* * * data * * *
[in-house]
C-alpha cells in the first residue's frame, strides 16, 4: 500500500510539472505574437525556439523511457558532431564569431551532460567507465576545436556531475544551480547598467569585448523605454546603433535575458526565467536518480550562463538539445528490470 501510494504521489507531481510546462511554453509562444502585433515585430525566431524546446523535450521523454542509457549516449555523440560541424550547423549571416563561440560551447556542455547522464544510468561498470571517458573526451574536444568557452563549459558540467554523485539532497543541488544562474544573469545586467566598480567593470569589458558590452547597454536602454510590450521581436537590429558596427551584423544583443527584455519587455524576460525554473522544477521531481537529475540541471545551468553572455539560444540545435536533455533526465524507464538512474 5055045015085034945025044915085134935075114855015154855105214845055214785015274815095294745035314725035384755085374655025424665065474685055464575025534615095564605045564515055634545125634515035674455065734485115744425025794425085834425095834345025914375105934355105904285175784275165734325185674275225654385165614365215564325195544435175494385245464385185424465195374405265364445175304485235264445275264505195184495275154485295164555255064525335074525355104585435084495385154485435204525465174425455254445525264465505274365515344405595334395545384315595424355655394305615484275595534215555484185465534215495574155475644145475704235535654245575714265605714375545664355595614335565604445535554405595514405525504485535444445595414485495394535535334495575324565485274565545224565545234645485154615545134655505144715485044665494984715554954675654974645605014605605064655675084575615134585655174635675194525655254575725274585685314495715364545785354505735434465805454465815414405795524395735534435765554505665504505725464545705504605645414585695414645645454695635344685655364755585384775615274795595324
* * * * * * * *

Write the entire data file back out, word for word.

[in-house]
C-alpha cells in the first residue's frame, strides 16, 4: 500500500510539472505574437525556439523511457558532431564569431551532460567507465576545436556531475544551480547598467569585448523605454546603433535575458526565467536518480550562463538539445528490470 501510494504521489507531481510546462511554453509562444502585433515585430525566431524546446523535450521523454542509457549516449555523440560541424550547423549571416563561440560551447556542455547522464544510468561498470571517458573526451574536444568557452563549459558540467554523485539532497543541488544562474544573469545586467566598480567593470569589458558590452547597454536602454510590450521581436537590429558596427551584423544583443527584455519587455524576460525554473522544477521531481537529475540541471545551468553572455539560444540545435536533455533526465524507464538512474 5055045015085034945025044915085134935075114855015154855105214845055214785015274815095294745035314725035384755085374655025424665065474685055464575025534615095564605045564515055634545125634515035674455065734485115744425025794425085834425095834345025914375105934355105904285175784275165734325185674275225654385165614365215564325195544435175494385245464385185424465195374405265364445175304485235264445275264505195184495275154485295164555255064525335074525355104585435084495385154485435204525465174425455254445525264465505274365515344405595334395545384315595424355655394305615484275595534215555484185465534215495574155475644145475704235535654245575714265605714375545664355595614335565604445535554405595514405525504485535444445595414485495394535535334495575324565485274565545224565545234645485154615545134655505144715485044665494984715554954675654974645605014605605064655675084575615134585655174635675194525655254575725274585685314495715364545785354505735434465805454465815414405795524395735534435765554505665504505725464545705504605645414585695414645645454695635344685655364755585384775615274795595324